Assuming a fairly narrow distribution of velocities for ballistic trajectories, we can explain several of the features observed in our H lightcurve as well as in published lightcurves for the L impact. We can also explain some of the features in the near-infrared lightcurves. In particular, the time of the first detection of the plume at visible wavelengths is accounted for by 9 1 km/s ejecta, which comprise most of the plume and the 11-km/s ejecta are responsible for the second maximum in the CCD lightcurves. The 9-km/s ejecta are also responsible for the beginning of the second precursor seen at near-infrared wavelengths and for the main peak. The first maximum in CCD lightcurves is at its widest phase in height and the maximum amount of material is exposed to sunlight. A fraction of the plume, the portion with velocities lower than 9 km/s, is responsible for the minimum when it disappears from direct solar illumination in the descending part of the trajectory. The CCD emission in the second maximum originates at pressures 25 mbar and 35 mbar for the L and H impacts, respectively. The near-infrared peak occurs before the second maximum in the CCD lightcurves.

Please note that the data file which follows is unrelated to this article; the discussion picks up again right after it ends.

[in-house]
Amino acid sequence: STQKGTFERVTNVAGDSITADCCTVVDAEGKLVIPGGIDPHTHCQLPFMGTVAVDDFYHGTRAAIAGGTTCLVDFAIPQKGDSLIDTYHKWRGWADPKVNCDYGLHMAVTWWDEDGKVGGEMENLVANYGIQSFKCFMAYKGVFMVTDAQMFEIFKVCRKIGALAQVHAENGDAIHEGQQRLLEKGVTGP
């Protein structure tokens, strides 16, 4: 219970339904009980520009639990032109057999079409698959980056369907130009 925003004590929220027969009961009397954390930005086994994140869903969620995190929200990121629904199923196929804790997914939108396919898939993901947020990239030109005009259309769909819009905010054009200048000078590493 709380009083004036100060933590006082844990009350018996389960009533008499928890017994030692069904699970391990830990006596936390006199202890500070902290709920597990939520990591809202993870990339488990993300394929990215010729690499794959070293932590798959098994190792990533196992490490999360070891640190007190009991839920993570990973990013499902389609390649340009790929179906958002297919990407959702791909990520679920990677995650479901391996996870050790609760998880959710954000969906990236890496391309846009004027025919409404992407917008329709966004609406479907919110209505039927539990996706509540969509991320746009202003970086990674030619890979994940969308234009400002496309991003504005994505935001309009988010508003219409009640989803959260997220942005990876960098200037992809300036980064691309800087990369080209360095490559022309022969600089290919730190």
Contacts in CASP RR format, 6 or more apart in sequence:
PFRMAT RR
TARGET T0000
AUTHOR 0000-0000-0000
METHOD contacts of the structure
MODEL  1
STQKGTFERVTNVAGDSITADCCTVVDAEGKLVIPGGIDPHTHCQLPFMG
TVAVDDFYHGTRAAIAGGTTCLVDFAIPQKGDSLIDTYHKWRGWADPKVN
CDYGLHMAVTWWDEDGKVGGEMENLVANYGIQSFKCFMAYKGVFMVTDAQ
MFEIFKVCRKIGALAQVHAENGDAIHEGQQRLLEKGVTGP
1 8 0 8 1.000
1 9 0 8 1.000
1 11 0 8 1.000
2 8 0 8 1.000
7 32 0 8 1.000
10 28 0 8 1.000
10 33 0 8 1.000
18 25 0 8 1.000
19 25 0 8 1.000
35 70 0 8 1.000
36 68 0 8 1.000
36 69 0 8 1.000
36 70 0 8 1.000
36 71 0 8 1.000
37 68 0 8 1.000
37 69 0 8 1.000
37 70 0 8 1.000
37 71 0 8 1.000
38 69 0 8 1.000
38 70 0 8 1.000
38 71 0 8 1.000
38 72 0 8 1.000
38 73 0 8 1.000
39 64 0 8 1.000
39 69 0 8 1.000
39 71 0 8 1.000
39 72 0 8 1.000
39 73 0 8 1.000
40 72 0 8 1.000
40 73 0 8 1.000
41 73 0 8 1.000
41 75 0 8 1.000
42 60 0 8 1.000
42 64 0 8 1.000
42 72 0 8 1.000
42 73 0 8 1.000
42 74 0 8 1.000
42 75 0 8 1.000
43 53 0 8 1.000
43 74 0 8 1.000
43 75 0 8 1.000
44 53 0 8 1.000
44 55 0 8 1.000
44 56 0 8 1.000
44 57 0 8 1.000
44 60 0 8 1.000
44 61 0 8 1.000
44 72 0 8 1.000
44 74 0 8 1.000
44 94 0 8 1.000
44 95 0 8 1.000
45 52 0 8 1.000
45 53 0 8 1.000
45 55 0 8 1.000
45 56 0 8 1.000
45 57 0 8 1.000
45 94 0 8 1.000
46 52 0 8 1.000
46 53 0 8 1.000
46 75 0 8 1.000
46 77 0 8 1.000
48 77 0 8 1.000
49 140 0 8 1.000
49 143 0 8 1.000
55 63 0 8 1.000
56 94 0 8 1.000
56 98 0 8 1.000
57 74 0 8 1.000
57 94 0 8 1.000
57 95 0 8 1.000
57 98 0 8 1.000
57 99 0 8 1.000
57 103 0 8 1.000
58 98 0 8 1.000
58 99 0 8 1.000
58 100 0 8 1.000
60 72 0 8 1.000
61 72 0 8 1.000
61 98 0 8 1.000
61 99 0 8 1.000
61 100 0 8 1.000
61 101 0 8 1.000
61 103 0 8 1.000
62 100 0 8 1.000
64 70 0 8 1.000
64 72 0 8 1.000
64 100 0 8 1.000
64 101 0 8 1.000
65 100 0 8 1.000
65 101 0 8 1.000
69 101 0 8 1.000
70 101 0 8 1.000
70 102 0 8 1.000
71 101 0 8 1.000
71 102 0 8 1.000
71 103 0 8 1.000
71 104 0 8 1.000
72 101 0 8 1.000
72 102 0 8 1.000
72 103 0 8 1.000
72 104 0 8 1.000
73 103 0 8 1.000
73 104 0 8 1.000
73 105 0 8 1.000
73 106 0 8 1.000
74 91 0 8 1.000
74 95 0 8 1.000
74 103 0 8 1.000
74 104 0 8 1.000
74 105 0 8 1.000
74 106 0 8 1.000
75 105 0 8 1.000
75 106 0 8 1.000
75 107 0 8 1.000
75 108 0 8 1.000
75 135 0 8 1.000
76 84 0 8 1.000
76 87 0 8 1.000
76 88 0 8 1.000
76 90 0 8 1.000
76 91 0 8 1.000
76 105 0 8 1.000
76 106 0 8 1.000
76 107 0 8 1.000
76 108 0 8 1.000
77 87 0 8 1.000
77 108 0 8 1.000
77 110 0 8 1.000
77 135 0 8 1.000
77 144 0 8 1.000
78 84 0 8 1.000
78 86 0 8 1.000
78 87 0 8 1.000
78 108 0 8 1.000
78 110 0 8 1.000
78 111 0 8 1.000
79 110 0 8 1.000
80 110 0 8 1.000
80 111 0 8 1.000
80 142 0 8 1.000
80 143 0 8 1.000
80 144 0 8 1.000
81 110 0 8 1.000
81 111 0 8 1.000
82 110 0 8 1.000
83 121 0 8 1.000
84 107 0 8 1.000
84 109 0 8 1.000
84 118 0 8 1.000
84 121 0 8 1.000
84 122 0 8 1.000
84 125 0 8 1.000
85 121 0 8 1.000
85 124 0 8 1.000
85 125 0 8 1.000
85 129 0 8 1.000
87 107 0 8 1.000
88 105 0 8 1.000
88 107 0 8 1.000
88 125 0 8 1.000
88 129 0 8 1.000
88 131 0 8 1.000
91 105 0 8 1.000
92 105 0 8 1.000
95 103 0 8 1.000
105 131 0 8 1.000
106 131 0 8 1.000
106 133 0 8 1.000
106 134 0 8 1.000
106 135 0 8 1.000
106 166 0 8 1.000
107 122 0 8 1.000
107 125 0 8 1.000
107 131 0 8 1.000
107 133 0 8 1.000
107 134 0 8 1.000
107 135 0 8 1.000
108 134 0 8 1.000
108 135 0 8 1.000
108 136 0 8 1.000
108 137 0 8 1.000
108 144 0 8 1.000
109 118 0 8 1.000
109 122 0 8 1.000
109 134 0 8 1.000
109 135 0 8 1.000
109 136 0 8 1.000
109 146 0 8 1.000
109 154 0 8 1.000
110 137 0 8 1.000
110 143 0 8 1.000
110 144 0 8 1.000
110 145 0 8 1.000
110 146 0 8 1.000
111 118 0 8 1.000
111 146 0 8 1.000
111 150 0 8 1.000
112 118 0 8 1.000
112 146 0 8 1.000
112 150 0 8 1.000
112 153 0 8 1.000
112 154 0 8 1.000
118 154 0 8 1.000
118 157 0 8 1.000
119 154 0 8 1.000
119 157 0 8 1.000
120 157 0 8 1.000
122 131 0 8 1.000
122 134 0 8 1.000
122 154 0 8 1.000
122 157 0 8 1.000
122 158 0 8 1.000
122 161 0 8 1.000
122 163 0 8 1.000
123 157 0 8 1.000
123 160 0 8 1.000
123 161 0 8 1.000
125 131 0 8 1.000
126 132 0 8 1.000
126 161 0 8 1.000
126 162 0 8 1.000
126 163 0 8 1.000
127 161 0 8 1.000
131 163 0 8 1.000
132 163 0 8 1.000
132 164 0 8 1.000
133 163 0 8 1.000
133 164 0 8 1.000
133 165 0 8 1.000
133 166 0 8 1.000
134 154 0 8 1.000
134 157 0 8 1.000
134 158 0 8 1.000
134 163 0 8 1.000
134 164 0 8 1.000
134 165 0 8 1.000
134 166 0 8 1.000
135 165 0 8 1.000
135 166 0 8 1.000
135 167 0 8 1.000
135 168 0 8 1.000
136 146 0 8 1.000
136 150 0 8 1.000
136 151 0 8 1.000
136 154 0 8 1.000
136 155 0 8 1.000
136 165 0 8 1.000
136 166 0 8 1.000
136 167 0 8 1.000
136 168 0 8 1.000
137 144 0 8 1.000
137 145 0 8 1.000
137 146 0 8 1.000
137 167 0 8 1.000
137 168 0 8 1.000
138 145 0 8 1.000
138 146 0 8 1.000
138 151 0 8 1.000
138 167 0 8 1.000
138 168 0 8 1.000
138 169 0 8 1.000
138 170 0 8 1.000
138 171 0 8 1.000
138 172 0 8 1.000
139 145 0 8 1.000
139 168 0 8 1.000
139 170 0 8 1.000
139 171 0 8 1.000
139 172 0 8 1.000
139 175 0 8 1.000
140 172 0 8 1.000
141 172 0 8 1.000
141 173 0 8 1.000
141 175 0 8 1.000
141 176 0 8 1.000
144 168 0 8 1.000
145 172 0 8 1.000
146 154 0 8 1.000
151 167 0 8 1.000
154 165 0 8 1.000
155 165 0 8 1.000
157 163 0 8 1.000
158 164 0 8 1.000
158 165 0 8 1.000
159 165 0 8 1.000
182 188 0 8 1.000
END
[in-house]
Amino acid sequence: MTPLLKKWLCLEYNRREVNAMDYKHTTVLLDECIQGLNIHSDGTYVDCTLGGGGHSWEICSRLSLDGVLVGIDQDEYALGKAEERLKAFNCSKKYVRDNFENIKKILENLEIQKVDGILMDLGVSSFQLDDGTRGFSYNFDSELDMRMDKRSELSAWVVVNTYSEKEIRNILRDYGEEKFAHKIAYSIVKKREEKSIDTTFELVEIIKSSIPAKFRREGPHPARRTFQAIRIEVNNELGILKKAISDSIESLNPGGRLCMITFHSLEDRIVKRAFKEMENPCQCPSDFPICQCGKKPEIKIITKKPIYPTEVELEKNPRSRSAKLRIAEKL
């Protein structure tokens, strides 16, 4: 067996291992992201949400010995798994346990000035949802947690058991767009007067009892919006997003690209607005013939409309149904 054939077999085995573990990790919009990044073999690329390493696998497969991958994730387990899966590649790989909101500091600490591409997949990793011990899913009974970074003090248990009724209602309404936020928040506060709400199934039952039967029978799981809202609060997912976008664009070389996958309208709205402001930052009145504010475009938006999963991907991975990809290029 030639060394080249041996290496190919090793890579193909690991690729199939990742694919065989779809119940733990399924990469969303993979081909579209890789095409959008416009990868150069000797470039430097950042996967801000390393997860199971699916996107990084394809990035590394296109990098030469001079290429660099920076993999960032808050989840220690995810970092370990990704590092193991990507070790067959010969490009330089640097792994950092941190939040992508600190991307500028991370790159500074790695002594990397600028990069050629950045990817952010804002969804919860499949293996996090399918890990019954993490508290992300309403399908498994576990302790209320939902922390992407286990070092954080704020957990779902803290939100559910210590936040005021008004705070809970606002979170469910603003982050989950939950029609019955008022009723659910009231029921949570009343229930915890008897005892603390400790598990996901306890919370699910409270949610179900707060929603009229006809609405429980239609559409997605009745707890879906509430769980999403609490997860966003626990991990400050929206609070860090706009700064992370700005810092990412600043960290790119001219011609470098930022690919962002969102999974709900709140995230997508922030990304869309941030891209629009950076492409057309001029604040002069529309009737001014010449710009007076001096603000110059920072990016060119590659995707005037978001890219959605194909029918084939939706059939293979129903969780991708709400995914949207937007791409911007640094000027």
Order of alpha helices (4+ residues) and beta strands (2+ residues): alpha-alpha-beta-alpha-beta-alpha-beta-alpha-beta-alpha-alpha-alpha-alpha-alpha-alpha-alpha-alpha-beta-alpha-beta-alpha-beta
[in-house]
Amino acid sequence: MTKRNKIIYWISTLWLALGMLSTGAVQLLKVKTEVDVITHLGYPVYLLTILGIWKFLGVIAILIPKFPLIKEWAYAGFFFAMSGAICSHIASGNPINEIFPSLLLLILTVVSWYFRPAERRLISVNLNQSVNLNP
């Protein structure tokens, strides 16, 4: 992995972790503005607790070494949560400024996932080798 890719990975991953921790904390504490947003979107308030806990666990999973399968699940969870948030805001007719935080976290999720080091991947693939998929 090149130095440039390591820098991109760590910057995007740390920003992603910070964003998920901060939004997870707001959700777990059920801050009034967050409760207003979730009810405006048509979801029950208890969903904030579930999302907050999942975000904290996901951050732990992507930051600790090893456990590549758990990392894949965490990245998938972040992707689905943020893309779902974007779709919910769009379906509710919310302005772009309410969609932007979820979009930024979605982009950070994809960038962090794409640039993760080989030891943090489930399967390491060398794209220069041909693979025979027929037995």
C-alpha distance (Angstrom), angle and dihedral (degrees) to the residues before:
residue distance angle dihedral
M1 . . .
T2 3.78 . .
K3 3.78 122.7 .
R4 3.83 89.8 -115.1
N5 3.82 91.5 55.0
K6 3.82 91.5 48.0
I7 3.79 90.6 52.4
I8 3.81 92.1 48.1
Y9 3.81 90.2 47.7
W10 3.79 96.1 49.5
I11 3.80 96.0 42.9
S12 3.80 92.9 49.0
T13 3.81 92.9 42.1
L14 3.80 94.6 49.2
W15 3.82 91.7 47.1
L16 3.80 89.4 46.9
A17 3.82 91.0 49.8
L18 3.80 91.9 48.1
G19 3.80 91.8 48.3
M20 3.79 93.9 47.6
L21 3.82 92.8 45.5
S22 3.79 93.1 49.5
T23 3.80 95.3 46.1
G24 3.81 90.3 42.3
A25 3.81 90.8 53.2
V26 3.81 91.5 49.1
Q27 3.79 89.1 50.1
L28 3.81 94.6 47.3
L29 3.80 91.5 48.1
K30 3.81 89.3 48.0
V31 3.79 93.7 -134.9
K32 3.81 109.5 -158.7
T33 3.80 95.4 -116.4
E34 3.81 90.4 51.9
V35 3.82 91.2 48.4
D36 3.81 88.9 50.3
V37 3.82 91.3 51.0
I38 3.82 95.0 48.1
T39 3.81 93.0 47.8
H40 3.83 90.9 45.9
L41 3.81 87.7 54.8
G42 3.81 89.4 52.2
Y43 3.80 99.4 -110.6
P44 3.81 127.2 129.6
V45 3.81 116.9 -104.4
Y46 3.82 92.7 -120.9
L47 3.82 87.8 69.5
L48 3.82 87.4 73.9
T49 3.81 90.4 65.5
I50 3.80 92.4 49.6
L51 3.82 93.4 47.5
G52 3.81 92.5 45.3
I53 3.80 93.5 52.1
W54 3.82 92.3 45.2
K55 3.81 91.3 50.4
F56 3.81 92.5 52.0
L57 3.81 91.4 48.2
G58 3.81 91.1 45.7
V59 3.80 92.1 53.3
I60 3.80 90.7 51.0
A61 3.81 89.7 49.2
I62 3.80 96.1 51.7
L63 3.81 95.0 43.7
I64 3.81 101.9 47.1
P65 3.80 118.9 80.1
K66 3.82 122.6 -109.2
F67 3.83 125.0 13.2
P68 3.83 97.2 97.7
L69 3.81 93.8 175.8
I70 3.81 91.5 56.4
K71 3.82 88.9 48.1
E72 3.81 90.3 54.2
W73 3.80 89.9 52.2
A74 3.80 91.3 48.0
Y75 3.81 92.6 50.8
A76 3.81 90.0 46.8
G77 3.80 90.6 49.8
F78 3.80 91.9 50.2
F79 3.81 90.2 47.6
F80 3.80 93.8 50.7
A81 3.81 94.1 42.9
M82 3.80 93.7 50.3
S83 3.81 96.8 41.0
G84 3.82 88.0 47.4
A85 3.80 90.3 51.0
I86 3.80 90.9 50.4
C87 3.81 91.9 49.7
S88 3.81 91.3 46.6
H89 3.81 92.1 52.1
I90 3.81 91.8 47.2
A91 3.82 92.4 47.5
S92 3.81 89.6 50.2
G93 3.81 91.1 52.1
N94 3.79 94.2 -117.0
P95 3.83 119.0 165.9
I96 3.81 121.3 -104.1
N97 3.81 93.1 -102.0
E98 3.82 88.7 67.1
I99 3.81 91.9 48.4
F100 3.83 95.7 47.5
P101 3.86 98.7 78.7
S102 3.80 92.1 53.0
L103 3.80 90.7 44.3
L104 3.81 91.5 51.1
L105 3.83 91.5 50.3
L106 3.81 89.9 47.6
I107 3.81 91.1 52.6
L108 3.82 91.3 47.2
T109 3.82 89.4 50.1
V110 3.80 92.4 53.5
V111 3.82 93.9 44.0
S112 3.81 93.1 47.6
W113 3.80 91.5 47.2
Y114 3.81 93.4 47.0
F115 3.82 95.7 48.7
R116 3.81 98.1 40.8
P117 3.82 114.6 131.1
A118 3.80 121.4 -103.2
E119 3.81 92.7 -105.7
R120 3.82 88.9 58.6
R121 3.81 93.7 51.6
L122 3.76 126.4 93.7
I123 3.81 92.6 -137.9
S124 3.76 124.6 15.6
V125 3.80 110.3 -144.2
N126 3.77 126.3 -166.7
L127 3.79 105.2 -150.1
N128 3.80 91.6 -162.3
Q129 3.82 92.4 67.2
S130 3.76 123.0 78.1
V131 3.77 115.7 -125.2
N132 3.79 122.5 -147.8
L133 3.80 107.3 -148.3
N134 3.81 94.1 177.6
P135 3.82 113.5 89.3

We note that further elucidation of these processes will be possible when additional synoptic observations of the H and L impacts at shorter wavelengths are considered. This will give us a better description of the thermal behavior of the ejecta from its continuum emission. Ultimately, the most quantitative progress will be made by extending these calculations to a spatially inhomogenous thermophysical model for the ejecta which is coupled with appropriate radiative transfer calculations. These can then be compared with Galileo and earth-based observations at a variety of wavelengths.
© European Southern Observatory (ESO) 1997
Online publication: May 26, 1998